Nelliemoser Sat 24-Feb-18 12:39:49

Well it is hardly news that fruits can rot your teeth . Fruit acids as well as sugars. best not to snack at all.

felice Sat 24-Feb-18 12:41:29

My Mother has just turned 99, the healthy option was "eat your carrots they will make you see better"
She though she was in heaven when Vesta arrived.

felice Sat 24-Feb-18 12:45:30

Off now to the Irish Pub across the road with Welsh friends to watch the Rugby, and a full Irish All Day Breakfast, pray for my arteries folks, only once or twice a year. Not sure wether to stay for The Calcutta Cup or not.

M0nica Sat 24-Feb-18 13:57:43

DM published some analysis of those people who live into extreme old age fit and well.

The most cheering aspect about it was that the common factors to them all could best be summed up as 'avoid medicine and doctors, eat and drink anything you like, but in moderation, most of them avoided exercise but enjoyed swimming, walking, gardening and such like activities on a regular basis and they kept cheerful.

So as I cheerfully drink my fruit tea (not with a meal), while painting a ceiling, after a lunch of macaroni cheese, plenty of cheese, plus 2 rashers of bacon. I will ignore this warning in the same way I ignore all the other useless research reports telling me all the other things I mustn't eat/drink/do/think.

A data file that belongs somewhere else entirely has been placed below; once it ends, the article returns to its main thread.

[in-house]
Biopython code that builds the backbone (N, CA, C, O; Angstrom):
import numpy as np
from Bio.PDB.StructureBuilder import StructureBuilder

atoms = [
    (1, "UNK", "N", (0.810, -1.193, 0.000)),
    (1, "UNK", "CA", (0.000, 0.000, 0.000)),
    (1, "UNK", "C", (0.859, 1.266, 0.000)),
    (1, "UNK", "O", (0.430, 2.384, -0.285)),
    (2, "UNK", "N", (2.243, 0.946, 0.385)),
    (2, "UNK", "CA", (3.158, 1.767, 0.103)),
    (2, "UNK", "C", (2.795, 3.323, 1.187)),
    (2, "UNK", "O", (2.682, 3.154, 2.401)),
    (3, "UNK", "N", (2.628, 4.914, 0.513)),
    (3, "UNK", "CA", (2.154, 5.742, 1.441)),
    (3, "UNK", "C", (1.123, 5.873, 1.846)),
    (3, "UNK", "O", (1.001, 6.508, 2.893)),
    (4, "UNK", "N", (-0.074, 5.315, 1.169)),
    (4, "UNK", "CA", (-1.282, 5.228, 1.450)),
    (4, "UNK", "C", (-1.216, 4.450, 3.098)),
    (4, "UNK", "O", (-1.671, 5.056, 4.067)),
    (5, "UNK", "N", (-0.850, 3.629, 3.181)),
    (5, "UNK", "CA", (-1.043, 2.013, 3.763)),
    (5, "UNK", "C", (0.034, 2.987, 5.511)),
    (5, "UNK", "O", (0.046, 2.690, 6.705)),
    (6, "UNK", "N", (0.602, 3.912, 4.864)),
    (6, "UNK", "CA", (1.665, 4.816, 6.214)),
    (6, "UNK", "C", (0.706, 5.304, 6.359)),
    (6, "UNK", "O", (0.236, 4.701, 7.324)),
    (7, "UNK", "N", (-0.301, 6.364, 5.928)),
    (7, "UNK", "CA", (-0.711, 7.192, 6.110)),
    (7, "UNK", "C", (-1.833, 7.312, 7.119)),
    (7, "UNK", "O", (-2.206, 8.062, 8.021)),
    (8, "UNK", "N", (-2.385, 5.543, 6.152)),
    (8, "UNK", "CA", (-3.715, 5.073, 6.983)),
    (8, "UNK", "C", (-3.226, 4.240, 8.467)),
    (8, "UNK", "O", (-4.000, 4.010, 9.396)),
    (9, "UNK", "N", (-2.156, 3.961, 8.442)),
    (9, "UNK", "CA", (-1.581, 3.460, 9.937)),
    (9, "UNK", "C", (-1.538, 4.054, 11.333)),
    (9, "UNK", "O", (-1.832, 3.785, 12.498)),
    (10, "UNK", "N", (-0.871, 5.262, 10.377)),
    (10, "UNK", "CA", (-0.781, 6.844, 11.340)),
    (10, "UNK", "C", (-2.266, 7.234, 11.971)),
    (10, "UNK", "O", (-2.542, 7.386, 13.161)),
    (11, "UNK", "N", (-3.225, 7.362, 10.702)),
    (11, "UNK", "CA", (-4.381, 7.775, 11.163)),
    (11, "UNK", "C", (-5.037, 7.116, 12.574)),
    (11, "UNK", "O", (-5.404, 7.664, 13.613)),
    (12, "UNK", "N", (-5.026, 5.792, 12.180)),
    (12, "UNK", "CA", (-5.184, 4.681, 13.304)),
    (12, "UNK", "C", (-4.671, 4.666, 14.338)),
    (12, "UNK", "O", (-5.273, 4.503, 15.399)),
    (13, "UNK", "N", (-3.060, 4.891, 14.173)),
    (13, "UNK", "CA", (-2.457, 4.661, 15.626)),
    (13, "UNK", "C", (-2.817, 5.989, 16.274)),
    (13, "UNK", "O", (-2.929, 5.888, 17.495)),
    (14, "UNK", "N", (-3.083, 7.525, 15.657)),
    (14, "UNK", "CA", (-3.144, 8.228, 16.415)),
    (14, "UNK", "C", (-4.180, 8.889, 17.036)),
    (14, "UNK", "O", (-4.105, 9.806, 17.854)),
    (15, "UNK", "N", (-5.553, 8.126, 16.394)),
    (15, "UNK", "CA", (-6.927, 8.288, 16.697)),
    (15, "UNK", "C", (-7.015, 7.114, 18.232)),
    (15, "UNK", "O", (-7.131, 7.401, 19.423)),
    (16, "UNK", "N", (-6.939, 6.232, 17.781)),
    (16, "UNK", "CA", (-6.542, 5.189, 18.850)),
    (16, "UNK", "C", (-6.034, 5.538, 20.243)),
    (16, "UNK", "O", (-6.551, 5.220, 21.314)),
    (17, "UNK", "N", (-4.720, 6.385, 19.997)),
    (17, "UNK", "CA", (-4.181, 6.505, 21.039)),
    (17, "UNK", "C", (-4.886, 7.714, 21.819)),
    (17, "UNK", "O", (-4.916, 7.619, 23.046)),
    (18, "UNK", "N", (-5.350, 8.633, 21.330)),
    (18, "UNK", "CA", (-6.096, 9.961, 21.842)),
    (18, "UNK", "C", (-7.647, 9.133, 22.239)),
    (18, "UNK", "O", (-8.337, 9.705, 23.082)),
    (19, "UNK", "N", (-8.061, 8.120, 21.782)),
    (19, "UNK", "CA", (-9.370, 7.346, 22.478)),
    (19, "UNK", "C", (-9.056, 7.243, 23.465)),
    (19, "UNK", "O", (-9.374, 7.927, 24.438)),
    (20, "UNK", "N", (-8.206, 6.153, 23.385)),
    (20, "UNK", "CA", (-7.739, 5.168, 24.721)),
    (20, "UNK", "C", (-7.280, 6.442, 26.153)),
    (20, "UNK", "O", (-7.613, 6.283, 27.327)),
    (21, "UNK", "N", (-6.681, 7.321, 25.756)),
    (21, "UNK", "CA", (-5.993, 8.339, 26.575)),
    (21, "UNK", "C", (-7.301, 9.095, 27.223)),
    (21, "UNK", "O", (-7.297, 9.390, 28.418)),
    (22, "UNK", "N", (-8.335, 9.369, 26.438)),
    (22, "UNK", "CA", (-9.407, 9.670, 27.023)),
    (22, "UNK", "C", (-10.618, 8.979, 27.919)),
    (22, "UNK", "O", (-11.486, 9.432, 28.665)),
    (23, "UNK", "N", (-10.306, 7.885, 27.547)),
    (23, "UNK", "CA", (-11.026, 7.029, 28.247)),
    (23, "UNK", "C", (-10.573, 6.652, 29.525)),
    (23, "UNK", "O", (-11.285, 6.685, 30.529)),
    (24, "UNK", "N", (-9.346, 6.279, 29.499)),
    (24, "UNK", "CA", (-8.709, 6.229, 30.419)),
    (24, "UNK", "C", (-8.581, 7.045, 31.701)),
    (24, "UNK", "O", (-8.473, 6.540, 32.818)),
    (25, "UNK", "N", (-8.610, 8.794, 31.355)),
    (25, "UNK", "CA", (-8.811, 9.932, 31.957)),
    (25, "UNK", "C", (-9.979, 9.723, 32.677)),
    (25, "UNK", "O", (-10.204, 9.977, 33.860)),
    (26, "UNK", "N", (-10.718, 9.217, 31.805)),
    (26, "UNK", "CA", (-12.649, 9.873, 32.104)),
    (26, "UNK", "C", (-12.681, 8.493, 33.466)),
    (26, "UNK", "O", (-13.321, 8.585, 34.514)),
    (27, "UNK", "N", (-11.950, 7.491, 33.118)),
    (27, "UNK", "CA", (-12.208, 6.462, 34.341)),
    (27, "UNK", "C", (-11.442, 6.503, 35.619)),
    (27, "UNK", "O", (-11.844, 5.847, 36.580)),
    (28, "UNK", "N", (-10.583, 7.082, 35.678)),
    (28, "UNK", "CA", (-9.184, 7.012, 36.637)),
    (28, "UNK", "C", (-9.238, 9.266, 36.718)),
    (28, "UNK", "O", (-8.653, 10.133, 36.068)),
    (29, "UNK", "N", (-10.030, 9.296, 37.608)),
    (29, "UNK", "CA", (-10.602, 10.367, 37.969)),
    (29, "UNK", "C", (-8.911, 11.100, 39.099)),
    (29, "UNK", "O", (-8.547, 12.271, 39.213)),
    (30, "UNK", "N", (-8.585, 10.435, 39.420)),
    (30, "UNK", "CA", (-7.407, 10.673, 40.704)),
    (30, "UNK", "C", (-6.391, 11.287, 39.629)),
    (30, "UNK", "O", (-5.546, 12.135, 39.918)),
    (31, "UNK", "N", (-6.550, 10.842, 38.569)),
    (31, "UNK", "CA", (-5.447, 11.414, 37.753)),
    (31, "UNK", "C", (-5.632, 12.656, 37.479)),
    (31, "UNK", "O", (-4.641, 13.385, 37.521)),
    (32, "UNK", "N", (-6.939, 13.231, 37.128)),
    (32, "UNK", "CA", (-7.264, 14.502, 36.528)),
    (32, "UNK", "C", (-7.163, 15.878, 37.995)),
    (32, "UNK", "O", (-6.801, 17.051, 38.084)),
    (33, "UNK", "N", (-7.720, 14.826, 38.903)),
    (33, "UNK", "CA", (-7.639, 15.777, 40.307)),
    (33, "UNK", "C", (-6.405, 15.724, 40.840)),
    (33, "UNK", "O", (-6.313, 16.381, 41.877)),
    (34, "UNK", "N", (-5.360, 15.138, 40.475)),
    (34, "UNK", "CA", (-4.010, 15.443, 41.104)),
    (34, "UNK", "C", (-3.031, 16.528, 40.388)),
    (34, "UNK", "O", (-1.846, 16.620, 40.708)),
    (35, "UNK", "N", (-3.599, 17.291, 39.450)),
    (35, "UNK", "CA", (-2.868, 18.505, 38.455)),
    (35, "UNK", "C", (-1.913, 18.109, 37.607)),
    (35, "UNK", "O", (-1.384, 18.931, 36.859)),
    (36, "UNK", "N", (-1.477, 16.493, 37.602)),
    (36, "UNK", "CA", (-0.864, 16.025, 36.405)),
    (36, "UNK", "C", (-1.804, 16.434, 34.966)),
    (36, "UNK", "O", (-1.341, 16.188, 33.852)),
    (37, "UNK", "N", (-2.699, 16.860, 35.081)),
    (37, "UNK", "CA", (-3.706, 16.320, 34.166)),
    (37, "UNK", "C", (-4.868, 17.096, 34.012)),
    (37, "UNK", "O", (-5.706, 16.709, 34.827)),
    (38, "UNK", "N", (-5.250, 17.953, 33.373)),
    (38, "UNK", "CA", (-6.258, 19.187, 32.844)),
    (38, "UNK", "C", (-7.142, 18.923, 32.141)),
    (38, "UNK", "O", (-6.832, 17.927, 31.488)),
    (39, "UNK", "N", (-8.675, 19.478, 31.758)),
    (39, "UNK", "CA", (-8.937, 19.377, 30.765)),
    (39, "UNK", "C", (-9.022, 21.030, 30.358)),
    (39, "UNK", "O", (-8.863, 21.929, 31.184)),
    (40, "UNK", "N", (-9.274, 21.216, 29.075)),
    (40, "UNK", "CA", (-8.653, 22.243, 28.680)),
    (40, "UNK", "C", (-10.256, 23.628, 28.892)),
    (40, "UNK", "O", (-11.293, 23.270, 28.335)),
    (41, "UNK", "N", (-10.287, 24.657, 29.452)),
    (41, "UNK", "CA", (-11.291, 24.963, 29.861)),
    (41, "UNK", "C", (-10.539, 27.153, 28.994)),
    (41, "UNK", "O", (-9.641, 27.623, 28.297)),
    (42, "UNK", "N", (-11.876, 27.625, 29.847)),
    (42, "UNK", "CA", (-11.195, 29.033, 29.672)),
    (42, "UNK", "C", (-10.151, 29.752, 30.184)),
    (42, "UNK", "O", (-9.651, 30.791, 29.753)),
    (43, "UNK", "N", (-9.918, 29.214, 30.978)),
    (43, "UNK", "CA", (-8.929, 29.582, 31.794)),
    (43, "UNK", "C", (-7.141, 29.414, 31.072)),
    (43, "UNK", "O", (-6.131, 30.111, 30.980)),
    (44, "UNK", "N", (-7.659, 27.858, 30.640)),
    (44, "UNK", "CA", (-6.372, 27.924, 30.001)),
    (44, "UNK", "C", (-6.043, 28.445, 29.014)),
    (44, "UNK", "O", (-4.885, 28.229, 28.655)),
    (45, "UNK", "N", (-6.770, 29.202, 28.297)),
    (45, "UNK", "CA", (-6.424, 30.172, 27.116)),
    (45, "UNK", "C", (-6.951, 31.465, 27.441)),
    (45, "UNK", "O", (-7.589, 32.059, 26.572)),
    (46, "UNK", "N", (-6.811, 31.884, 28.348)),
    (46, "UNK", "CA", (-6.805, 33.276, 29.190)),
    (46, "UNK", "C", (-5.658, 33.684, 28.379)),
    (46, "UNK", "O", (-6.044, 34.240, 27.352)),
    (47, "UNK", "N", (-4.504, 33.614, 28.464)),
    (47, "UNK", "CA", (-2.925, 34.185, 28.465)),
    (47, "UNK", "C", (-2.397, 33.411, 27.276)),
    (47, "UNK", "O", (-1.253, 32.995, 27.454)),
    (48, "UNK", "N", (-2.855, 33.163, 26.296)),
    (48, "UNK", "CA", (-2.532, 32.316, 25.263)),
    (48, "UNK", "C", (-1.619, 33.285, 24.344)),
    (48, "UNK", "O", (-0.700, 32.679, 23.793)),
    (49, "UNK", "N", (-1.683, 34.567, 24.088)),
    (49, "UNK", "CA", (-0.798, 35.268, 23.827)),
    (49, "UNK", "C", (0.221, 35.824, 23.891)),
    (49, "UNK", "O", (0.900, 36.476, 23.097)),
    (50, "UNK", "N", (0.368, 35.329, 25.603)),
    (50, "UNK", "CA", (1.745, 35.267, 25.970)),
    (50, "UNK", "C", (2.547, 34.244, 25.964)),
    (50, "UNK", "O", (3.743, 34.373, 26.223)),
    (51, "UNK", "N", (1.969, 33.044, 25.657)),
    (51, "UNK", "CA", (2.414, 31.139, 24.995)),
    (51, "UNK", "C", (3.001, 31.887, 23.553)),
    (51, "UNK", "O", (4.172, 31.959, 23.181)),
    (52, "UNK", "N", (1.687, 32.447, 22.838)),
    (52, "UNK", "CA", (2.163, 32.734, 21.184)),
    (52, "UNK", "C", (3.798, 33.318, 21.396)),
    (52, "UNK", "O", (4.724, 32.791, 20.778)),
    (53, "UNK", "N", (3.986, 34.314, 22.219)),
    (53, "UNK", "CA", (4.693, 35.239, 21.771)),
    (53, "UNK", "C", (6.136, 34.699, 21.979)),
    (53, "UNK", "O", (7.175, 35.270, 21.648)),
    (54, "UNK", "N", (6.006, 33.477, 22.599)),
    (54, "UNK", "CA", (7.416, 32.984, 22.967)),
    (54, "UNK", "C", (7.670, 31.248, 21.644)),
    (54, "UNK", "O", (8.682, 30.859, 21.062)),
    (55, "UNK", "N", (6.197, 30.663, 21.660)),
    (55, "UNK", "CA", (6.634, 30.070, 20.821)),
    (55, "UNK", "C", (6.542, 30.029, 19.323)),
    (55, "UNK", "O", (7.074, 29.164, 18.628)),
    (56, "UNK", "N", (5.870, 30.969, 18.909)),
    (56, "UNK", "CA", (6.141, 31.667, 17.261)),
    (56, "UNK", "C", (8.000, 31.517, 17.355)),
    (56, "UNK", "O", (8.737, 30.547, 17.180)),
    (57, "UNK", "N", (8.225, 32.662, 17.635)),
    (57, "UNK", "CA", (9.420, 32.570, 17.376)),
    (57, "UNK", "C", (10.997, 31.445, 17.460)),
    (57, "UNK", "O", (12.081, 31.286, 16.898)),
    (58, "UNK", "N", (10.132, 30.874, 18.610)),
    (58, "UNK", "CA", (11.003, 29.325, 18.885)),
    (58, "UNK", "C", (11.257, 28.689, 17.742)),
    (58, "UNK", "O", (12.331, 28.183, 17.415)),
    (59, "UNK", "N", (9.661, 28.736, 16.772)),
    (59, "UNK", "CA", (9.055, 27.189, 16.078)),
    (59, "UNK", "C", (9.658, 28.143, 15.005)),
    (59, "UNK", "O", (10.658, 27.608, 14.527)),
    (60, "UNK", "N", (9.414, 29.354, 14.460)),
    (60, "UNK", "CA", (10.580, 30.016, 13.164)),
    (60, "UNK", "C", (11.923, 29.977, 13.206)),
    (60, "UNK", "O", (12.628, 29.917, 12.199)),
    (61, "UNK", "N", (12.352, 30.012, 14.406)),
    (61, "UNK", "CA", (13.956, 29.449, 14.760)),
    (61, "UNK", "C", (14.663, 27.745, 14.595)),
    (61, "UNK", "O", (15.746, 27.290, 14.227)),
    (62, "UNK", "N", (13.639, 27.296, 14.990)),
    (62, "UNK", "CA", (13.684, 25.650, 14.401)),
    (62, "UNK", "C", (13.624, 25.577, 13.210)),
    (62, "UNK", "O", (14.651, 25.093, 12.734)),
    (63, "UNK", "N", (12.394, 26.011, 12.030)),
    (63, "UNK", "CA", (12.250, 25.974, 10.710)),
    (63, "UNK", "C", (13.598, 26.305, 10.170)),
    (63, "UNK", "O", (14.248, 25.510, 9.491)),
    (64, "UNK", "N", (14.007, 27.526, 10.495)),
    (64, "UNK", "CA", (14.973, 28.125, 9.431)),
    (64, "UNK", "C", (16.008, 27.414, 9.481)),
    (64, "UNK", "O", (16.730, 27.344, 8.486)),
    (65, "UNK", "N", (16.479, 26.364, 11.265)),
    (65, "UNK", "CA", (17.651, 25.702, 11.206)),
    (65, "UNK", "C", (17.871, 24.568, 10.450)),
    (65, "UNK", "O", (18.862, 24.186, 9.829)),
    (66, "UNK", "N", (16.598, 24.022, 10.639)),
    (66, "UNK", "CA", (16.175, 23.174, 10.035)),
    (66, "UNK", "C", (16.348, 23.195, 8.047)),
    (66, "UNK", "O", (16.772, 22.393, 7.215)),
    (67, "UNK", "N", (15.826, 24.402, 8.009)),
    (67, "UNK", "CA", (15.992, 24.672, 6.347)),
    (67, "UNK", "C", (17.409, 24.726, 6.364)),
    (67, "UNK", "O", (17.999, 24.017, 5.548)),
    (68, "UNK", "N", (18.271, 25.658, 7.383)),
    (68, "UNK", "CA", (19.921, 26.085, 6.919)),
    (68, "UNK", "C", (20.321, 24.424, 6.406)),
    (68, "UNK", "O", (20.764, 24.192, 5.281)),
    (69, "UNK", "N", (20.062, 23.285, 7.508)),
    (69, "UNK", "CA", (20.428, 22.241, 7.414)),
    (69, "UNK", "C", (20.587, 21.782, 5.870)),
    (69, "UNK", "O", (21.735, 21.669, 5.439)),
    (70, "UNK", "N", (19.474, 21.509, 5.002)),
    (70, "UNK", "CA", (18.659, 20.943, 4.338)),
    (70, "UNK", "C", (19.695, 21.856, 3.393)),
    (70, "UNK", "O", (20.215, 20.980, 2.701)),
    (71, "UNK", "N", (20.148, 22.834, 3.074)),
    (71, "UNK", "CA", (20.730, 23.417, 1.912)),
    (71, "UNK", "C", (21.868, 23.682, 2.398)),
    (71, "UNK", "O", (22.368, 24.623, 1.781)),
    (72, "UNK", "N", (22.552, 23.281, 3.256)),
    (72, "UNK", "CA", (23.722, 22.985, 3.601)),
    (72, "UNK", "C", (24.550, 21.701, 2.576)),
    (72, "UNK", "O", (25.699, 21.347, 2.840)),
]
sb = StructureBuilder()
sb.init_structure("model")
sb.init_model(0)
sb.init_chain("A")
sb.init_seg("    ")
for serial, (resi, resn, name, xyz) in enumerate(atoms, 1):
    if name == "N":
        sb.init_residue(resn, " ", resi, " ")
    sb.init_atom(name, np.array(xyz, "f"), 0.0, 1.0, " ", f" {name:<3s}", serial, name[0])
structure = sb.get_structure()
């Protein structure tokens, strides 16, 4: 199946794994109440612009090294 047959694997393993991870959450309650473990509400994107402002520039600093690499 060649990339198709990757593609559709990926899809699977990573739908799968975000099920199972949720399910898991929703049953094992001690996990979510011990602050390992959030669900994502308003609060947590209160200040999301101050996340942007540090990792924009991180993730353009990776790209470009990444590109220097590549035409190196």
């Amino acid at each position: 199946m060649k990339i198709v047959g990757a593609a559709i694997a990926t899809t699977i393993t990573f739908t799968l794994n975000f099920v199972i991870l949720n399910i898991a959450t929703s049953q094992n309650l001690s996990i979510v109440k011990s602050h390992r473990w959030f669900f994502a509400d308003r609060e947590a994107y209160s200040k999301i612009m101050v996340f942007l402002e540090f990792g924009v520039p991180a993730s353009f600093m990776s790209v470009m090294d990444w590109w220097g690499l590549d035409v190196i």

Add up all the doom and gloom they preach. I am amazed any of us live beyond 30, and die with acid etched teeth.

lemongrove Sat 24-Feb-18 14:04:55

Too much of any fruit acid is bad for the teeth.My DC used to come home from school and have a glass of milk and a digestive biscuit or two ( not the choccy ones.) This kept them going until their meal later.

henetha Sat 24-Feb-18 15:00:41

I decided years ago - "Everything in moderation". And I think I will stick to that.

wildswan16 Sat 24-Feb-18 15:10:03

There is nothing that you should "NOT" eat. There are, however, quite a lot of things that adults or children should not eat in excess. Citrus fruit is fine - just don't brush your teeth immediately afterwards and don't eat it all day long. Chocolate is fine - just don't finish the whole bar in one go. Chips are fine - once a week. Sugar is OK - just don't overdo it. Etc etc.

If we all ate a reasonable mixed diet and only ate enough calories to balance what we use up in energy then we wouldn't have a problem.

All the authors and journalists telling us what to do and what not to do would be out of a job however.

Lisalou Tue 27-Feb-18 07:30:03

And I just checked, there is no discernible difference across the board in tooth decay throughout Europe, if the children have good oral hygiene.